More than 1300 babies' organs - mainly hearts - were collected by the teaching hospital between 1950 and 2002. Consent had been obtained from parents in some cases but, for many, the first notification came in 2002 when Green Lane began owning up to parents.

However noble the reasons for creating the museum were, it seems impossible, in these consultative times, to imagine parents were not asked before their dead children's hearts were filed away for future study purposes. But for 50 years, our much-lauded pioneering surgeons did it.

As far as the law goes, the situation is far from clear. Wellington lawyer John Miller, who masterminded this group action, was reported last year as saying the law "isn't clear as to who has the right to do certain things to the deceased".

In another interview he said families whose body parts had been retained, even though Green Lane had asked and been refused permission to keep them, "may have a stronger case".

As far as winning is concerned, Mr Miller's successor as the claimants' lawyer, Roger Chapman, has written to them pointing out they're unlikely to win unless Green Lane's actions gave them a psychiatric illness.

Having to prove yourself mad to strike the jackpot raises all sorts of questions. It also enters the crazy American legal world where they sue each other for vast sums. This is the nightmare scenario our pioneering "no-fault" accident compensation system was designed to head off. It has served us well.

Over the years, the parent spokespeople have said monetary compensation is not the issue. So what is?

The health authorities have shown contrition and 180 hearts have been returned. There have been apologies and changes in procedure so this sort of thing won't happen again.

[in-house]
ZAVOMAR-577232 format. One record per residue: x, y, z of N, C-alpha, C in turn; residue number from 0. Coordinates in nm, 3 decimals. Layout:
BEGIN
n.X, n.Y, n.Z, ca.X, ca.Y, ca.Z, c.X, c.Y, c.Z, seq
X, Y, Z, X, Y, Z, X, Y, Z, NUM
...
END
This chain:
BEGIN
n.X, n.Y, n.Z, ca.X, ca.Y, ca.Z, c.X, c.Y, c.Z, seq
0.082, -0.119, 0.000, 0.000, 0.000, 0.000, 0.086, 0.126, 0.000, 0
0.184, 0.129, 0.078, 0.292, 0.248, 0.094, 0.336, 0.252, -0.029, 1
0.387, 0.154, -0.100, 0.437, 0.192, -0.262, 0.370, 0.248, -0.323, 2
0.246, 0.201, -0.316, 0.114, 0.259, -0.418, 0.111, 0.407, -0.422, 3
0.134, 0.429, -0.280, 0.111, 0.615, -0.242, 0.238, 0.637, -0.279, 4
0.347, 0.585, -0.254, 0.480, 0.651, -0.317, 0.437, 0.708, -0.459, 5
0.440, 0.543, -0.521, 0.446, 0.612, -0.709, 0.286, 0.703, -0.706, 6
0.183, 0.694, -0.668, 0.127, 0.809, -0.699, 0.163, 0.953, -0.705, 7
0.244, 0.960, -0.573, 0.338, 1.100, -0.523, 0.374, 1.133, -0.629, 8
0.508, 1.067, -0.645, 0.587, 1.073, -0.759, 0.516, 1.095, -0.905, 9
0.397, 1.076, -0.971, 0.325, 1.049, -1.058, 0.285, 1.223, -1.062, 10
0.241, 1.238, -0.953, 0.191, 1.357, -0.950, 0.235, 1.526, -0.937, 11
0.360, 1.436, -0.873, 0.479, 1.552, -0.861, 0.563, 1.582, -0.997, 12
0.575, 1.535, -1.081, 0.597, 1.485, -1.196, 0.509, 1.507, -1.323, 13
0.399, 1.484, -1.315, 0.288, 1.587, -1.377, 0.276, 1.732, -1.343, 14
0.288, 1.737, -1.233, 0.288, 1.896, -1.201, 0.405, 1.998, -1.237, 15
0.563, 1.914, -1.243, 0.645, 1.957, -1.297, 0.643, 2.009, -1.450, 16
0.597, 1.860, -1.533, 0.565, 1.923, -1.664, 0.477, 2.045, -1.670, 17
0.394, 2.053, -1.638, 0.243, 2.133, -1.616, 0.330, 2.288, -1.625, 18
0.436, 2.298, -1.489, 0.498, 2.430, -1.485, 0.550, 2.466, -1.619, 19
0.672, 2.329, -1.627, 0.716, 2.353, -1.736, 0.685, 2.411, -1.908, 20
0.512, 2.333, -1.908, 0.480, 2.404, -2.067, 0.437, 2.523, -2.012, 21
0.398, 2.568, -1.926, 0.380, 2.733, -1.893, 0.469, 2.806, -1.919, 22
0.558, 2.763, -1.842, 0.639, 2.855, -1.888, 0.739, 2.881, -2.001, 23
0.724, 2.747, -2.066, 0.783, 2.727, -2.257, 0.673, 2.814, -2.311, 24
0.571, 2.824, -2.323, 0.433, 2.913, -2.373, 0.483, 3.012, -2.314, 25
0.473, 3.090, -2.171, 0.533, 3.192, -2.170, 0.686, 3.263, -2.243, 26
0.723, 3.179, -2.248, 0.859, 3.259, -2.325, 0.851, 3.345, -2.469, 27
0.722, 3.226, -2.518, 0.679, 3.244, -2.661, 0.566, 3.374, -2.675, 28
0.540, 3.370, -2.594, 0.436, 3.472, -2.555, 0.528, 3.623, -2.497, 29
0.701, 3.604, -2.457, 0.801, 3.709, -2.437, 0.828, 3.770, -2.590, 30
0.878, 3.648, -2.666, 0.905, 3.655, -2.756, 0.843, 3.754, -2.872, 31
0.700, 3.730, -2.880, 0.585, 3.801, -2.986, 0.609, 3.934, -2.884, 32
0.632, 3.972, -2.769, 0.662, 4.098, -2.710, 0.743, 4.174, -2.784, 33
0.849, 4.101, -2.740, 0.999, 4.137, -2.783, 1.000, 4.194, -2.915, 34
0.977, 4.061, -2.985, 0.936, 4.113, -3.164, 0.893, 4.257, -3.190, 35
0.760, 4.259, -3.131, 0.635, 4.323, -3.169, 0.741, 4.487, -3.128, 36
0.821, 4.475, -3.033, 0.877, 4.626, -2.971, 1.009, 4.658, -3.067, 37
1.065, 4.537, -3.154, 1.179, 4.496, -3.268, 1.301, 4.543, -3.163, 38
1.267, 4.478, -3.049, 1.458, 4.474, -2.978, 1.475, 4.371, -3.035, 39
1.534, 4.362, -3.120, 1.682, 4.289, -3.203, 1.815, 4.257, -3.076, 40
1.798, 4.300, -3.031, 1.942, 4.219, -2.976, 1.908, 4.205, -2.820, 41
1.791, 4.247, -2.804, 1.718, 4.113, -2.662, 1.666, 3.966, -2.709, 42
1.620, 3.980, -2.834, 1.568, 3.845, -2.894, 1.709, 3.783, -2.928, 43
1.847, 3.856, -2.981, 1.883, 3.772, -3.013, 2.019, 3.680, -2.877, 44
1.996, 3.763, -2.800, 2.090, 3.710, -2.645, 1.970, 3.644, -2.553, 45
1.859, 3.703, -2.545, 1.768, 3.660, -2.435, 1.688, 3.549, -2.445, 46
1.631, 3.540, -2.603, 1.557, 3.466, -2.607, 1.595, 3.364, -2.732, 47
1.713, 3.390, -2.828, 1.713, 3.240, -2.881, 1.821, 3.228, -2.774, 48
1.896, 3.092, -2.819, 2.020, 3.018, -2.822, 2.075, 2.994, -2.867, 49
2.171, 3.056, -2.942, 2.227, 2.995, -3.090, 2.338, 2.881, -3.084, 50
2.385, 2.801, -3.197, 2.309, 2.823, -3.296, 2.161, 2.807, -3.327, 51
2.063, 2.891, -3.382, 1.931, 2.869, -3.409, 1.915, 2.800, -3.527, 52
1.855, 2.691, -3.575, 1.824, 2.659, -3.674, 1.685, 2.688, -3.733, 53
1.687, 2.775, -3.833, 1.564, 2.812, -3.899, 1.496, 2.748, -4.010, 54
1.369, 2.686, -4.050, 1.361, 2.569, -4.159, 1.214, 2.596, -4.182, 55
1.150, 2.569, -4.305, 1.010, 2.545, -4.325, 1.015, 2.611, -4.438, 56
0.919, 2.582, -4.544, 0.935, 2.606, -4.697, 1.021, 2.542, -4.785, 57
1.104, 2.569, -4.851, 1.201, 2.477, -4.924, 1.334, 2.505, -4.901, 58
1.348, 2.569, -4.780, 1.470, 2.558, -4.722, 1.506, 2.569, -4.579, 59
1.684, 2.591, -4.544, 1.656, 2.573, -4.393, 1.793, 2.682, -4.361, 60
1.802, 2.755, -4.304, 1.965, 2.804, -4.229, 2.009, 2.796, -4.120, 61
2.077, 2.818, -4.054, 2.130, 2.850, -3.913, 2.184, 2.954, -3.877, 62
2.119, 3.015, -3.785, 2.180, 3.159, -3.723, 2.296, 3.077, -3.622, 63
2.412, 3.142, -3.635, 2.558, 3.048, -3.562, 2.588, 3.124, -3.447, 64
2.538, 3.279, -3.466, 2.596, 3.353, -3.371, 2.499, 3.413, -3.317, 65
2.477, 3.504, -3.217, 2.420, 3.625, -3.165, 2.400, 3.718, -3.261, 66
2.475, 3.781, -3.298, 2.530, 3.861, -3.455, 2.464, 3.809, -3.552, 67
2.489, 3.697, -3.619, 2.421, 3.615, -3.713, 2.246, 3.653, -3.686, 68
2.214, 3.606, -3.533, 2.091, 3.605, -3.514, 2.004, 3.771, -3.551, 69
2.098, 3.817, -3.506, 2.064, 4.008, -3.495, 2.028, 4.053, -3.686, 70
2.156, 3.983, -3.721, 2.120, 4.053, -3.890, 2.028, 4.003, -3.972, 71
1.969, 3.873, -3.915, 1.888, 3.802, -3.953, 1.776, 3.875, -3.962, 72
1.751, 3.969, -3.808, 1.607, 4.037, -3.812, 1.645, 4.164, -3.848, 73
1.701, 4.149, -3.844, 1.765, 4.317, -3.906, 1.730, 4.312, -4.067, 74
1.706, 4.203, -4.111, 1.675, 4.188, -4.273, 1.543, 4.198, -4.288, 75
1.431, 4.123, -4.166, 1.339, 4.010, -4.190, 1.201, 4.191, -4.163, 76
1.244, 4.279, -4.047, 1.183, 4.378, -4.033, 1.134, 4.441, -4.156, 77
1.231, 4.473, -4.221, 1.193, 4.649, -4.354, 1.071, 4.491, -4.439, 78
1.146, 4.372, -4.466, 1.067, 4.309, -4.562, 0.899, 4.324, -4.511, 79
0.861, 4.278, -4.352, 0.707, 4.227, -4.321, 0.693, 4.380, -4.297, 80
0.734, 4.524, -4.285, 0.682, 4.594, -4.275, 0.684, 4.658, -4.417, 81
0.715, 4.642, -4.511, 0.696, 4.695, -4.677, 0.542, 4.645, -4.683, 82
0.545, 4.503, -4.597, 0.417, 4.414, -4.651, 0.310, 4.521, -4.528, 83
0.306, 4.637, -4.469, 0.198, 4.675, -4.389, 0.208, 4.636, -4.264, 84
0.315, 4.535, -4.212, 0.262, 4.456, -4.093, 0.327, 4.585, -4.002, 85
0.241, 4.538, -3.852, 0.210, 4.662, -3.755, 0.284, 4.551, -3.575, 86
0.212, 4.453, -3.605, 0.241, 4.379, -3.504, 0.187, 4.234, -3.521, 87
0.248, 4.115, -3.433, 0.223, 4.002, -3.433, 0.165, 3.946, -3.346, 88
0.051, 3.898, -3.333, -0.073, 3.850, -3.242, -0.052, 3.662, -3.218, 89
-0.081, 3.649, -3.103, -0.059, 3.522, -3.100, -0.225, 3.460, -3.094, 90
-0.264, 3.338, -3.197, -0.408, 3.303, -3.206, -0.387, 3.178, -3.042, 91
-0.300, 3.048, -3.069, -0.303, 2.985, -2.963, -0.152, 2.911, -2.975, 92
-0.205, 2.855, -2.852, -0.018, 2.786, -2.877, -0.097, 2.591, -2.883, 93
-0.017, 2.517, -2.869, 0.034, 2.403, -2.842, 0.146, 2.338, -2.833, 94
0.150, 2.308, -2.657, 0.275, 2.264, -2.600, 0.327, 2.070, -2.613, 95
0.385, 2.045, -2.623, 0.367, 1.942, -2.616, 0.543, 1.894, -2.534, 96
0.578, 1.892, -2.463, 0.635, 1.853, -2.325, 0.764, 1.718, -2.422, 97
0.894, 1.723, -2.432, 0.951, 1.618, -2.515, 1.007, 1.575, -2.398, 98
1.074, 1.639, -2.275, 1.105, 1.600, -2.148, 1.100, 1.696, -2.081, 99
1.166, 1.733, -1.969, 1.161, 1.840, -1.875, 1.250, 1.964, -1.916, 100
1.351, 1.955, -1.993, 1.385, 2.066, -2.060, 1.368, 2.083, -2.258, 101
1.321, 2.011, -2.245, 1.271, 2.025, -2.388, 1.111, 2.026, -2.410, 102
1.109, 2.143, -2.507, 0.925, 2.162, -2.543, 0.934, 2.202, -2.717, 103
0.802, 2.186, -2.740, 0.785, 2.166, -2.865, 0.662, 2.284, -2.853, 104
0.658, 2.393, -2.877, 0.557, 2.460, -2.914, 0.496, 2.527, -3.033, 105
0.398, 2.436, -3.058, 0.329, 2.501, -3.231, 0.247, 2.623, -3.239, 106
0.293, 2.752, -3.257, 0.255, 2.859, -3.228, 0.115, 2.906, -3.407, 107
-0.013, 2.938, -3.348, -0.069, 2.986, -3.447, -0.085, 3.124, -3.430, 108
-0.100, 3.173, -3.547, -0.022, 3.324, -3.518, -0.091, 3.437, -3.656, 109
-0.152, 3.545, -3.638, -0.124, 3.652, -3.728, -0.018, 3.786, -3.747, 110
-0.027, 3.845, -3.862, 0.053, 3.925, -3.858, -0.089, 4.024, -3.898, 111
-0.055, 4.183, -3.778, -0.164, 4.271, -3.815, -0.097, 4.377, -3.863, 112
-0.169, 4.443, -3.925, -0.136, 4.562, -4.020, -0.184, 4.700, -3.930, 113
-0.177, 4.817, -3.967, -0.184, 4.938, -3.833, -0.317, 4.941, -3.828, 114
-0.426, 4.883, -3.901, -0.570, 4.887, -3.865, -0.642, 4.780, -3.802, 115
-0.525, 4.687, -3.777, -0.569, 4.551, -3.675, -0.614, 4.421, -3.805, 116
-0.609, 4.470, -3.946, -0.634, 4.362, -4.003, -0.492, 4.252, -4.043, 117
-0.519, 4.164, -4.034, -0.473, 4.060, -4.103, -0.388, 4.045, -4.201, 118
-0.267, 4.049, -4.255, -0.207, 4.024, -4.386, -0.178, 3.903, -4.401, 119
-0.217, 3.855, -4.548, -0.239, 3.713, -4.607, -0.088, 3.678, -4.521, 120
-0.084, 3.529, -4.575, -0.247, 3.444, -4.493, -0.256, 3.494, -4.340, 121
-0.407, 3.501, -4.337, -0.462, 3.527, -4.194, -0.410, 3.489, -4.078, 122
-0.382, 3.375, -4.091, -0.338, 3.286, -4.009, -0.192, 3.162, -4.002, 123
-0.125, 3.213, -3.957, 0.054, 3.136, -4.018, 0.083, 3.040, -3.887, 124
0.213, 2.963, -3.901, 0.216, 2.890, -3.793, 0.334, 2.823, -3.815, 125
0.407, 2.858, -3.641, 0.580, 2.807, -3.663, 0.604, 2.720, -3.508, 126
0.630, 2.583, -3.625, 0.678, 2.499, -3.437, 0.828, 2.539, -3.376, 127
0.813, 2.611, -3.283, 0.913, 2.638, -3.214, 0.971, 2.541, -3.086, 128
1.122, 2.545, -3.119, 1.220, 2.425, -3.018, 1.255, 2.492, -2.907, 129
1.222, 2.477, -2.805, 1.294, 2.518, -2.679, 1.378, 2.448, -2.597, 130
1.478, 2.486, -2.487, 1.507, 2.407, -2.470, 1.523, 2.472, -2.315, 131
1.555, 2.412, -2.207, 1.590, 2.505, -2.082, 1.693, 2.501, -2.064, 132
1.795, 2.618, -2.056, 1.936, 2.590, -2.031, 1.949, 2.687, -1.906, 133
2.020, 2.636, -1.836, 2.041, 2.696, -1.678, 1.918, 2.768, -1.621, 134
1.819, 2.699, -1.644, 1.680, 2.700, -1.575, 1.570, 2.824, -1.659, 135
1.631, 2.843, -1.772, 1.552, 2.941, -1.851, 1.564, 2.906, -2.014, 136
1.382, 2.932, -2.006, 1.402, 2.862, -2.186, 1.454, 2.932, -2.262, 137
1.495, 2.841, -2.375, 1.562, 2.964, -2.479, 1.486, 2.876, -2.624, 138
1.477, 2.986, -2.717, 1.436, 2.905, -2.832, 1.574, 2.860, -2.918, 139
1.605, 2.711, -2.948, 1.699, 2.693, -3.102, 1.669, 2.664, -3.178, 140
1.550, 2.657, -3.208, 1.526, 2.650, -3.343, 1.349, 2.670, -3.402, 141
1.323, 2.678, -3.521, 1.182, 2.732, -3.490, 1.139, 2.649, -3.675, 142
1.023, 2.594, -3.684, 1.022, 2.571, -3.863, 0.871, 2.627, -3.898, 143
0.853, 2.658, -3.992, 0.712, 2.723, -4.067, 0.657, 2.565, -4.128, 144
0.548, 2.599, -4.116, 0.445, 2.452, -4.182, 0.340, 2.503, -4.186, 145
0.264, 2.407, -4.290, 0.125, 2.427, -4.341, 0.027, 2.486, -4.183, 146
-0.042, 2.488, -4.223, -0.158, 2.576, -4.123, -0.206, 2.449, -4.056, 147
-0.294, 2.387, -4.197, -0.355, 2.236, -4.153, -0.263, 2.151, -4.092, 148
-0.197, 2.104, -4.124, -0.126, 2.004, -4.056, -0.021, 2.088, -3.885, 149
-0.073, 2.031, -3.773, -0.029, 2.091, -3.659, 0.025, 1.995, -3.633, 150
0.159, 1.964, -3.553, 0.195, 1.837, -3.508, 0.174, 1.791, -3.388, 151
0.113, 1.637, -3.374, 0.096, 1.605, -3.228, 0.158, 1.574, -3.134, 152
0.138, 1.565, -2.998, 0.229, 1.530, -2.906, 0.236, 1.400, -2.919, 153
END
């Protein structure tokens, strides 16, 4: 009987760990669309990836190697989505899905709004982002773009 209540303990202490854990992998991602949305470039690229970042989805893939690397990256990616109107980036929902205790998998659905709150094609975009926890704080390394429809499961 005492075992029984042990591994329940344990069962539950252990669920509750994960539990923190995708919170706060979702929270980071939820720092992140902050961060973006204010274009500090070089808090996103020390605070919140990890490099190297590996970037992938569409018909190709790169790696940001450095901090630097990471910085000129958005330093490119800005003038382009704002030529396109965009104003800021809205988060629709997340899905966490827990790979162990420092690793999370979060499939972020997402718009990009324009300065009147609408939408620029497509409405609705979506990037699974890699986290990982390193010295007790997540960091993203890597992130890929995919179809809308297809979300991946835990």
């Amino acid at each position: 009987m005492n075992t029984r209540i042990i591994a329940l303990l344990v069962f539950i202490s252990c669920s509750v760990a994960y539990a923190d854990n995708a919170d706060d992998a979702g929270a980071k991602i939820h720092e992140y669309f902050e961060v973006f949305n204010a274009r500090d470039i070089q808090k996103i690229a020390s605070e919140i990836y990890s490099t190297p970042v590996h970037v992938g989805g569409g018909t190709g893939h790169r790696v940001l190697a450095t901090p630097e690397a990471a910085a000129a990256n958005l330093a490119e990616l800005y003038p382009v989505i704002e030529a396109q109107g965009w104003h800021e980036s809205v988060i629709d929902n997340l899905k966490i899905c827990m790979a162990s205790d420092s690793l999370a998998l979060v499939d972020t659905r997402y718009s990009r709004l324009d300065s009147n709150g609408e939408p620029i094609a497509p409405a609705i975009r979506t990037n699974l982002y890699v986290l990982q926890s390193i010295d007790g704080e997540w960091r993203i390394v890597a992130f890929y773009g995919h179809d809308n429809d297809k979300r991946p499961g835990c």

It leaves me at a loss to understand what more the parents want from us.

Fran O'Sullivan: Cullen's roars aren't going to serve him

We all want progress, but if you're on the wrong road, progress means doing an about-turn and walking back to the right road; in that case, the man who turns back soonest is the most progressive," said C. S. Lewis.

C. S. Lewis may or may not be one of Michael Cullen's favourite authors. But I'm sure the Finance Minister - yet again up to his armpits tidying up other Cabinet ministers' messes and still dealing with the backwash from the Prime Minister's recent comments to the Listener on his future - would get some mental satisfaction from playing casting agent for one of Lewis' most famous tales: The Chronicles of Narnia: The Lion, the Witch and the Wardrobe.

Unfortunately for Cullen - who in his own mind may well see himself as that rather magnificent lion, Aslan, involved in a now somewhat uneasy partnership with Helen Clark (who does not usually play White Witch with this very senior of ministers) - his week from hell resulted in a rather serious gaffe, which has the capacity to substantially damage the Government's relationship with business on both sides of the Tasman.

The critical word is "capacity". Because its also within the Finance Minister's capacity to make an about-turn, to the benefit of New Zealand business and the overall Government relationship.

Cullen was caught short when National's John Key asked him last Thursday if he would be attending the Australia New Zealand Leadership Forum in Auckland next month.